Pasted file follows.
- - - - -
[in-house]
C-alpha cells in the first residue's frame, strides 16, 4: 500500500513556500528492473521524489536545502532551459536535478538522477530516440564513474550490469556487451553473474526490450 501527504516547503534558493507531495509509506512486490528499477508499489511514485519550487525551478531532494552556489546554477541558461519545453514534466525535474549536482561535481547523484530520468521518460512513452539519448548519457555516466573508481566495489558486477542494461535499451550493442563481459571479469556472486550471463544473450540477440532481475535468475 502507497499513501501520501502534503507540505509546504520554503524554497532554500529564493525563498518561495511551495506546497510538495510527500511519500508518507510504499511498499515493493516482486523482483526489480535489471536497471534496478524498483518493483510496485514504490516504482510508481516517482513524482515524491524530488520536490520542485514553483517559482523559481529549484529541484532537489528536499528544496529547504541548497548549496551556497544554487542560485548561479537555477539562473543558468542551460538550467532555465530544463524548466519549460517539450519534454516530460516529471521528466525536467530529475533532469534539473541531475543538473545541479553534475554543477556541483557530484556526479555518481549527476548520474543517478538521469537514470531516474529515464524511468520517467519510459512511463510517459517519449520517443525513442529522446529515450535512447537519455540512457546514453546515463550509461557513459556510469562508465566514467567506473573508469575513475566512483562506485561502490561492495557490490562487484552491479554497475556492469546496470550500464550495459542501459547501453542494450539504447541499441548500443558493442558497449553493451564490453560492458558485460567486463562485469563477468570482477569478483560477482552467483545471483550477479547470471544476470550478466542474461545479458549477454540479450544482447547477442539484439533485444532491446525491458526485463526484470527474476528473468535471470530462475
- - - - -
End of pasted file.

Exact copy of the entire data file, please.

[in-house]
C-alpha cells in the first residue's frame, strides 16, 4: 500500500513556500528492473521524489536545502532551459536535478538522477530516440564513474550490469556487451553473474526490450 501527504516547503534558493507531495509509506512486490528499477508499489511514485519550487525551478531532494552556489546554477541558461519545453514534466525535474549536482561535481547523484530520468521518460512513452539519448548519457555516466573508481566495489558486477542494461535499451550493442563481459571479469556472486550471463544473450540477440532481475535468475 502507497499513501501520501502534503507540505509546504520554503524554497532554500529564493525563498518561495511551495506546497510538495510527500511519500508518507510504499511498499515493493516482486523482483526489480535489471536497471534496478524498483518493483510496485514504490516504482510508481516517482513524482515524491524530488520536490520542485514553483517559482523559481529549484529541484532537489528536499528544496529547504541548497548549496551556497544554487542560485548561479537555477539562473543558468542551460538550467532555465530544463524548466519549460517539450519534454516530460516529471521528466525536467530529475533532469534539473541531475543538473545541479553534475554543477556541483557530484556526479555518481549527476548520474543517478538521469537514470531516474529515464524511468520517467519510459512511463510517459517519449520517443525513442529522446529515450535512447537519455540512457546514453546515463550509461557513459556510469562508465566514467567506473573508469575513475566512483562506485561502490561492495557490490562487484552491479554497475556492469546496470550500464550495459542501459547501453542494450539504447541499441548500443558493442558497449553493451564490453560492458558485460567486463562485469563477468570482477569478483560477482552467483545471483550477479547470471544476470550478466542474461545479458549477454540479450544482447547477442539484439533485444532491446525491458526485463526484470527474476528473468535471470530462475